Philadelphia: 1832. Envelope or Cover. This one-page printed circular dated, “Philadelphia, May 30th, 1832 was folded and sent by mail to the “Hon. P. Ellis” (Senator Powhattan Ellis of Mississippi) at “Washington City, D.C.” I bears a small, circular “PHIL 6 JUN” postmark in read and black “FREE” handstamp, which was appropriate at the time as it was being sent to a member of Congress.This lengthy circular, created and distributed by the hatters of Philadelphia, lays out a detailed case for the passing of the Protectionist Tariff of 1832 from the perspective of northern hat manufactures. It begins with a short discussion of the beginning of the hat industry in colonial America which “the material of which hats were then made was in abundance, almost at our doors, and purchased at very low prices.” That changed, the hatters point out when English hat manufacturers that partnered with “Fur Companies on this continent were enabled to procure the beaver and muskrat (two of the most valuable furs of this country) cheaper than the American Hatters.” This they noted led to a decrease in their ability to continue to produce first-rate hats, as they were forced to use lesser quality coney (rabbit) fur, unless they purchase American beaver or muskrat fur from English merchants. Additionally, English hat makers began to drop the prices of completed hats that they exported to the United States forcing American manufactures to sell at the “lowest possible price” and driving worker salaries down “to a level with the paupers of Europe, with all the train of moral degradation consequent to such a state.” Not only, they claimed, did this this affect the 37,500 male hatters and apprentices, it also hurt the 7,000 female hat trimmers. Very good. Item #009413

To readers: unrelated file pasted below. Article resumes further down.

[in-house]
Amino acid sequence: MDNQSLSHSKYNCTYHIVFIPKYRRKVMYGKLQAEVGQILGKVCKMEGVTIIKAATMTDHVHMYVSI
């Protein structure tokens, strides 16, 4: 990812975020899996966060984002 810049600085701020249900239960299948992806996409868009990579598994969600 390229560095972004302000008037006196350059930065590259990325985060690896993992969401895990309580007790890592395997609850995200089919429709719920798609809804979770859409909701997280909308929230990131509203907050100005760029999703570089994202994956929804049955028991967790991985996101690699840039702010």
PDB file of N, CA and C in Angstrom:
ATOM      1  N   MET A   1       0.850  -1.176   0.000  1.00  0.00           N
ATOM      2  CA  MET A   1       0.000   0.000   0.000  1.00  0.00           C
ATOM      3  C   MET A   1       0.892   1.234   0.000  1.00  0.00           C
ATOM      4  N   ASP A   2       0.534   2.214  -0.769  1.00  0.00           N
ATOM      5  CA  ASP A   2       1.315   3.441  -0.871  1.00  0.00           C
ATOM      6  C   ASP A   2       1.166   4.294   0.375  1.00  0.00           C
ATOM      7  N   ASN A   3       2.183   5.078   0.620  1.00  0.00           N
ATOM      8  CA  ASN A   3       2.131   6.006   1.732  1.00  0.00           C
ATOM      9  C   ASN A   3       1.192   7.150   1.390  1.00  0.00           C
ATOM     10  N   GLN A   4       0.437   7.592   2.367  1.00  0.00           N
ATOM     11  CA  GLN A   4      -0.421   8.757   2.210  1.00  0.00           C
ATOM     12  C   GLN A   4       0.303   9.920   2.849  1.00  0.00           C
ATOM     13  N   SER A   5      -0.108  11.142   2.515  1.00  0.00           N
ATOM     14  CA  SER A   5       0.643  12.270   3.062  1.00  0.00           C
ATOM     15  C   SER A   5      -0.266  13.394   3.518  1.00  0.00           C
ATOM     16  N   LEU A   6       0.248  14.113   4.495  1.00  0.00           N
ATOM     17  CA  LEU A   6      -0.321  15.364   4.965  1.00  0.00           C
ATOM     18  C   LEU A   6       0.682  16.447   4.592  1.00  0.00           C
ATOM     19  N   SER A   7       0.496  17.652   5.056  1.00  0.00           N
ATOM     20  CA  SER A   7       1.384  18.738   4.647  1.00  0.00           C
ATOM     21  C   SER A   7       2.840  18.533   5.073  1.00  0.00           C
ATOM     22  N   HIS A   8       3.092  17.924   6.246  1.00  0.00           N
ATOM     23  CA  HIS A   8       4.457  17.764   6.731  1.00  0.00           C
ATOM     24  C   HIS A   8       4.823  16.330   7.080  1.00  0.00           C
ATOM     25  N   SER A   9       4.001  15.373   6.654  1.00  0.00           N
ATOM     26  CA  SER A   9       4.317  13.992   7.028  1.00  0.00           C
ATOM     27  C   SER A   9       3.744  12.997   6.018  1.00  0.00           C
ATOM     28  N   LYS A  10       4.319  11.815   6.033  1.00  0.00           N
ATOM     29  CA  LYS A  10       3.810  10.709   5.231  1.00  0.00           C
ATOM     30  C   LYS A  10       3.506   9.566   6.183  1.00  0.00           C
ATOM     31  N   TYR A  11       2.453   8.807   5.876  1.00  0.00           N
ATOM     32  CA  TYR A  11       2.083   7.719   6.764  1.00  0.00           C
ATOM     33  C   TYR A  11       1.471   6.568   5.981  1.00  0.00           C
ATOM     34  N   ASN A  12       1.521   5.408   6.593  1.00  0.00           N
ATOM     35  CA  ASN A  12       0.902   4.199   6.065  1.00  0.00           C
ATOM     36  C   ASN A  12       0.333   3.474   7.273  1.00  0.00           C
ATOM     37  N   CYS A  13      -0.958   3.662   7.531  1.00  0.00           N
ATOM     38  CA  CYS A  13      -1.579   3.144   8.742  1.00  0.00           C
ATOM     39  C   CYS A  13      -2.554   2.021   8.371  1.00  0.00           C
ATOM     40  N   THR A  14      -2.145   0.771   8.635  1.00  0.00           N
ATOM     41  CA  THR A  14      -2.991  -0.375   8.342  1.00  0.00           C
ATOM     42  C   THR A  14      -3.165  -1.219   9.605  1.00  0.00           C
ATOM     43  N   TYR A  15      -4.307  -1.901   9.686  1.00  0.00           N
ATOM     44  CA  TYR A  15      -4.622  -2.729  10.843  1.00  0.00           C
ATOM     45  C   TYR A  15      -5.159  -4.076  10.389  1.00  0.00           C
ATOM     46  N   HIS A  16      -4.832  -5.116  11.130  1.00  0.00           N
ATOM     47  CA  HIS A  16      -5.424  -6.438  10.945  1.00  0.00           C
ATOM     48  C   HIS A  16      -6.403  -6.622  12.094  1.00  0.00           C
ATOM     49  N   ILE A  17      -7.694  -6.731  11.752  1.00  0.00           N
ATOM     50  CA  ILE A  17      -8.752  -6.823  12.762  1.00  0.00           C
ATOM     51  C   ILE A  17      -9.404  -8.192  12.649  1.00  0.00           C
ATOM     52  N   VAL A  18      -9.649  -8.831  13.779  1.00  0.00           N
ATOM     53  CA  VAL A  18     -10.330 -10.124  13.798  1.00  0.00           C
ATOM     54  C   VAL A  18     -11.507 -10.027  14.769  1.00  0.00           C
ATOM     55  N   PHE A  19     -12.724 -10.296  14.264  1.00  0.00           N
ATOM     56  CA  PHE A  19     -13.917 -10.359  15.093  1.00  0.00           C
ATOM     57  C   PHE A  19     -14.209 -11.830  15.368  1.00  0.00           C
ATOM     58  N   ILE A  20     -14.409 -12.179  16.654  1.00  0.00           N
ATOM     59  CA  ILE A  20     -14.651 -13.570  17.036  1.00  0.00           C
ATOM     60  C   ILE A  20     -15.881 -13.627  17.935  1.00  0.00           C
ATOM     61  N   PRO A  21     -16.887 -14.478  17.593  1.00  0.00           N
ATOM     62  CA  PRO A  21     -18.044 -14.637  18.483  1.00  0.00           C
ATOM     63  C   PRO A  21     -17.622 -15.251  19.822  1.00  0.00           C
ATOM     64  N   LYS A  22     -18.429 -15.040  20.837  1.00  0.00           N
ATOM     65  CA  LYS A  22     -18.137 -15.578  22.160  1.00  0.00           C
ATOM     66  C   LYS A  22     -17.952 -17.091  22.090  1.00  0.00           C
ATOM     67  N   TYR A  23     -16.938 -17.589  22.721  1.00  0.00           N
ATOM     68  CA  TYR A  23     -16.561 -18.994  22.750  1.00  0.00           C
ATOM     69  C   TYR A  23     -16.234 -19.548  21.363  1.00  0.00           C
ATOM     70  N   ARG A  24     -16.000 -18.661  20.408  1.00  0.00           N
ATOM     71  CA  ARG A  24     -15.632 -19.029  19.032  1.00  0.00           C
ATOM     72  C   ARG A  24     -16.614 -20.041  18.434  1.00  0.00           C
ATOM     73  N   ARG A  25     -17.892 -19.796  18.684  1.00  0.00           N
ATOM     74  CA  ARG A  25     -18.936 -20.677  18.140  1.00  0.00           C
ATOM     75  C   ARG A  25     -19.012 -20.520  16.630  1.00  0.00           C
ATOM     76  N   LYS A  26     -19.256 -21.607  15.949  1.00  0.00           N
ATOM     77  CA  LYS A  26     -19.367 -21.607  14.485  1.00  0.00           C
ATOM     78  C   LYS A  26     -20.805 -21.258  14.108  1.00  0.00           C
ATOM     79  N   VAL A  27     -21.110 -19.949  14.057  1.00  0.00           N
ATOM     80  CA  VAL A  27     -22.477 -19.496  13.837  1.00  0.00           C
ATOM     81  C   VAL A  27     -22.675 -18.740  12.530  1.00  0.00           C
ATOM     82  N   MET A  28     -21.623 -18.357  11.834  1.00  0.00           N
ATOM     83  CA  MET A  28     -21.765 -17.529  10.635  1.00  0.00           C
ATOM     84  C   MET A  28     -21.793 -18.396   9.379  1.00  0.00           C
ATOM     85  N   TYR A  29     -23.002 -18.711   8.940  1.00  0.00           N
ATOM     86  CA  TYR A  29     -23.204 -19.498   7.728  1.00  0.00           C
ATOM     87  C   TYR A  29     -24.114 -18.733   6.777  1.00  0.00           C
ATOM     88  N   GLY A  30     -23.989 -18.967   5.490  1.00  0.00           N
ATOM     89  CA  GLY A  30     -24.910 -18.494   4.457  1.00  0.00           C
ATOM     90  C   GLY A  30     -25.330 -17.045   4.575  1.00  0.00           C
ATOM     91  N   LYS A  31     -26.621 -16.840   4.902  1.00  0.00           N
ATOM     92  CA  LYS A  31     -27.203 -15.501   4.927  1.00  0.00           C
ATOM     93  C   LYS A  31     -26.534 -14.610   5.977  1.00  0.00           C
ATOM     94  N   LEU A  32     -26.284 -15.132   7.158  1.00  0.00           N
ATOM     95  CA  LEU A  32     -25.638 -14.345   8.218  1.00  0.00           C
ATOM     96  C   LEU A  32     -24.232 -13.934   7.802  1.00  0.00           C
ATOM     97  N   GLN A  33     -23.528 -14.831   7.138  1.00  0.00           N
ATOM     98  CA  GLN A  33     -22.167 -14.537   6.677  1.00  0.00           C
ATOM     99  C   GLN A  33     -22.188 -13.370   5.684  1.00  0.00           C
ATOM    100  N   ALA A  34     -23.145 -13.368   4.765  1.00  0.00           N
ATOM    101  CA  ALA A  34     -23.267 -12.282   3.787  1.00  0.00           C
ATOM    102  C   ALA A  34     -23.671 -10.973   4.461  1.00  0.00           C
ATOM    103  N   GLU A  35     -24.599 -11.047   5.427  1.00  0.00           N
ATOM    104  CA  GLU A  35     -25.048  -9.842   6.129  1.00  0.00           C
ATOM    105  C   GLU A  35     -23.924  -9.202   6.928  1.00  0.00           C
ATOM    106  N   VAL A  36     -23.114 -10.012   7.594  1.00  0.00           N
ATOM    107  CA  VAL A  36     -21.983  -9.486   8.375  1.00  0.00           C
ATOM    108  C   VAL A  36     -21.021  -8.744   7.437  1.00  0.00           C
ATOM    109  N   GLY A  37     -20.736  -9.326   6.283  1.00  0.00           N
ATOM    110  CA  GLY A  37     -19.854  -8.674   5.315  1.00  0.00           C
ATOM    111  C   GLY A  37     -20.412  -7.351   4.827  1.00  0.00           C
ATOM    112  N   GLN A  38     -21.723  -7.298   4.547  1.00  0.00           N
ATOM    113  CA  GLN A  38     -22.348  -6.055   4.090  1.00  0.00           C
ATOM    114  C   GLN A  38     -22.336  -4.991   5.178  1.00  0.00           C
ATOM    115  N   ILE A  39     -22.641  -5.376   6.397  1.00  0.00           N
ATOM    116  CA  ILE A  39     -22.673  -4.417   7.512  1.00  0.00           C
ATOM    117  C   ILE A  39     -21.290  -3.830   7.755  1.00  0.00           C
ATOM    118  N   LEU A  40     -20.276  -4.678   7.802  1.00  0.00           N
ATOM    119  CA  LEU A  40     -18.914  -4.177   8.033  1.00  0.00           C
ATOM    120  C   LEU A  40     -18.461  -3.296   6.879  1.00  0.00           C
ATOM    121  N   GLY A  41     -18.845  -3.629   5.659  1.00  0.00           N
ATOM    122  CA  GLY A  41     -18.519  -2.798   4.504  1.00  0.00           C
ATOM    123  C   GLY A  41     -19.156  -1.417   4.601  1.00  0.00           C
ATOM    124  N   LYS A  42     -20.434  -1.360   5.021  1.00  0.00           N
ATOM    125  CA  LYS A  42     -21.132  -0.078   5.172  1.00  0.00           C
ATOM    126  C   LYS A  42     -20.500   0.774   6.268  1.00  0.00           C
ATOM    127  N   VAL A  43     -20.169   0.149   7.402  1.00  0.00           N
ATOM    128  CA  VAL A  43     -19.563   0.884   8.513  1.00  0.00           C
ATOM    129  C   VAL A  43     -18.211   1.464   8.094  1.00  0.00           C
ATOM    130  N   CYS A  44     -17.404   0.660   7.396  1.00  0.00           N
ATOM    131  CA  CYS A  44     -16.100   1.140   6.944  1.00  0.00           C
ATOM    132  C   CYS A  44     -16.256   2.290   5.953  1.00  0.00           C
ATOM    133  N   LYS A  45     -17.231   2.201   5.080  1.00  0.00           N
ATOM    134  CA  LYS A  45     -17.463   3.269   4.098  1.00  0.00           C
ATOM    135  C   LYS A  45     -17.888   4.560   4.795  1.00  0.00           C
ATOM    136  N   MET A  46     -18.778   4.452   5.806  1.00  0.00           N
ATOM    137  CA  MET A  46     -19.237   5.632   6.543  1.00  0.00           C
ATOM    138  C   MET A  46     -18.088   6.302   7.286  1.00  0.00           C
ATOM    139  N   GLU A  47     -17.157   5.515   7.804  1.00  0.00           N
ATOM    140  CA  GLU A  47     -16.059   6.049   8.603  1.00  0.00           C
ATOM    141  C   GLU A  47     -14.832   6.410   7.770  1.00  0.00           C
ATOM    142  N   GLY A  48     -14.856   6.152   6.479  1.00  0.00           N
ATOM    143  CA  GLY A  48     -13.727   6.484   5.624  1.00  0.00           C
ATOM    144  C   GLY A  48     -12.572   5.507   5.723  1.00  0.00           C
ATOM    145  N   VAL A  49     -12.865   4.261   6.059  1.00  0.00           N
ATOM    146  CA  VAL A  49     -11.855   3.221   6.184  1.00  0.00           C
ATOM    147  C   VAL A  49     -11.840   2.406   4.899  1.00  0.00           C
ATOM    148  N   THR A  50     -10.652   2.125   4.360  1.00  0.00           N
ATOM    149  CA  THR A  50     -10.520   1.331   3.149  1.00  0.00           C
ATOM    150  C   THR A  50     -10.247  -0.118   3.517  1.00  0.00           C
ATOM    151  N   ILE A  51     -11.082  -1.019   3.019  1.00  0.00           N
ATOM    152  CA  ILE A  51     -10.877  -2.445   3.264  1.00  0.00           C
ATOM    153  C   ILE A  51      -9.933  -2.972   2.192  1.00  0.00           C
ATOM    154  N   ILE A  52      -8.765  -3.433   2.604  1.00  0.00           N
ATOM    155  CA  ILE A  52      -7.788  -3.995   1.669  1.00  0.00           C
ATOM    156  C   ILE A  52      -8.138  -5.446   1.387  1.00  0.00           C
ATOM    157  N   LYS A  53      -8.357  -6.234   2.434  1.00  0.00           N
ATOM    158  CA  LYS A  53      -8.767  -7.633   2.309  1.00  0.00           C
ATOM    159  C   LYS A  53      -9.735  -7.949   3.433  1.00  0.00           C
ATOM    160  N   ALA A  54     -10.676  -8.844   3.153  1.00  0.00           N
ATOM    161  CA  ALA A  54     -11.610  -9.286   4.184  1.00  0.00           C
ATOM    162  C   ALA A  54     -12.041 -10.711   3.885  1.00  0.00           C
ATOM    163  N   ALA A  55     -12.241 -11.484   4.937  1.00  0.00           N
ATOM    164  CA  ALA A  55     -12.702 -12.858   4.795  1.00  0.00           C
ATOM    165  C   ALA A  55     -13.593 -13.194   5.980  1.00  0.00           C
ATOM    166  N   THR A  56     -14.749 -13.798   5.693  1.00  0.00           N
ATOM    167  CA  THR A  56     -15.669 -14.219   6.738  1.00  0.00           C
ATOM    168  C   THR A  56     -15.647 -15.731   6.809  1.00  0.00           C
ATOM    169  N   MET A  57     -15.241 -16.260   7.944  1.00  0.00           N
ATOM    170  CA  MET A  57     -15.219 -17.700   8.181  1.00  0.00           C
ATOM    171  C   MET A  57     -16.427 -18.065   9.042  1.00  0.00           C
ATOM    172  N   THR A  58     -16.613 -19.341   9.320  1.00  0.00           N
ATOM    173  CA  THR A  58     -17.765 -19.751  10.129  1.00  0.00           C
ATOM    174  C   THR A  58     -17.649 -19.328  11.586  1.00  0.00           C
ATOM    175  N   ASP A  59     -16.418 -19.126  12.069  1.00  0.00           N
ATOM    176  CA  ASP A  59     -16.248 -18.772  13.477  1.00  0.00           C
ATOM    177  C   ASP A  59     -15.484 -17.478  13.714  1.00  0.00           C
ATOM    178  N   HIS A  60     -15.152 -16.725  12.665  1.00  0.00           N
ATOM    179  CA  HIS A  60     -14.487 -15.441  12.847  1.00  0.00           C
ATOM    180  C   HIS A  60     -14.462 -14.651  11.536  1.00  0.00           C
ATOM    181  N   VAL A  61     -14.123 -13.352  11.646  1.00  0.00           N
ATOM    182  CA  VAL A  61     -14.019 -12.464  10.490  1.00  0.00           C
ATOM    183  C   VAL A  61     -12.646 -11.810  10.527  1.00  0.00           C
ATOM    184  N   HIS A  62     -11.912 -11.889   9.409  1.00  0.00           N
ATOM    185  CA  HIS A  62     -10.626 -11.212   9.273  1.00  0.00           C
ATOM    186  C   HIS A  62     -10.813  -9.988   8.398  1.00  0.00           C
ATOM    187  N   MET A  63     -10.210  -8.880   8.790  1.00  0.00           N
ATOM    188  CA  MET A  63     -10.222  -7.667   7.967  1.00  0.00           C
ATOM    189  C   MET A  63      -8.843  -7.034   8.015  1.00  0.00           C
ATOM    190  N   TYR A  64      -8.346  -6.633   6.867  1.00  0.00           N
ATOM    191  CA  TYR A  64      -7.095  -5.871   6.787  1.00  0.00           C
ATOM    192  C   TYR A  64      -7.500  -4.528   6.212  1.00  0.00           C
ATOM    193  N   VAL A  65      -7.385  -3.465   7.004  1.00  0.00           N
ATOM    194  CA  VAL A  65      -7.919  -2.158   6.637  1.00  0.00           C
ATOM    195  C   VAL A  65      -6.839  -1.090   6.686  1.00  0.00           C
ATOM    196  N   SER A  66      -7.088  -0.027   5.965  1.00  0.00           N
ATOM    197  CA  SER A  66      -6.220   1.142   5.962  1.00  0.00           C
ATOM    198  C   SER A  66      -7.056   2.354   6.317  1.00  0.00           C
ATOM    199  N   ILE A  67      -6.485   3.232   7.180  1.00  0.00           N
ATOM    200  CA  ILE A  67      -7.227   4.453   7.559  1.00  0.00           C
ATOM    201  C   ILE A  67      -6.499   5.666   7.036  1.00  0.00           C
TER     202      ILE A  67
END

The Tariff of 1832 was reduce the clamor an even more draconian tariff—known in the South as the Tariff of Abominations—created in 1828 on a sectional vote in Congress when Northern politicians protected their growing industries without concern for drastically driving up the cost for manufactured goods imported from England as well as crippling demand for Southern agricultural products by imposing a 45% tax on raw goods like cotton and tobacco. The Tariff of 1832—which was not supported by Senator Ellis—passed but did far to little to lessen the extraordinary financial burden placed on the South and led directly to the Nullification Crisis and the chain of events that set the stage for secession and the Civil War.No doubt these circulars were sent to each of the 46 Senators and 240 Representatives of the Twenty-Third Congress, however it is very scarce. No others are for sale in the trade. The Rare Book Hub shows none have appeared at auction, and OCLC shows only one institutional holding (at the American Antiquarian Society).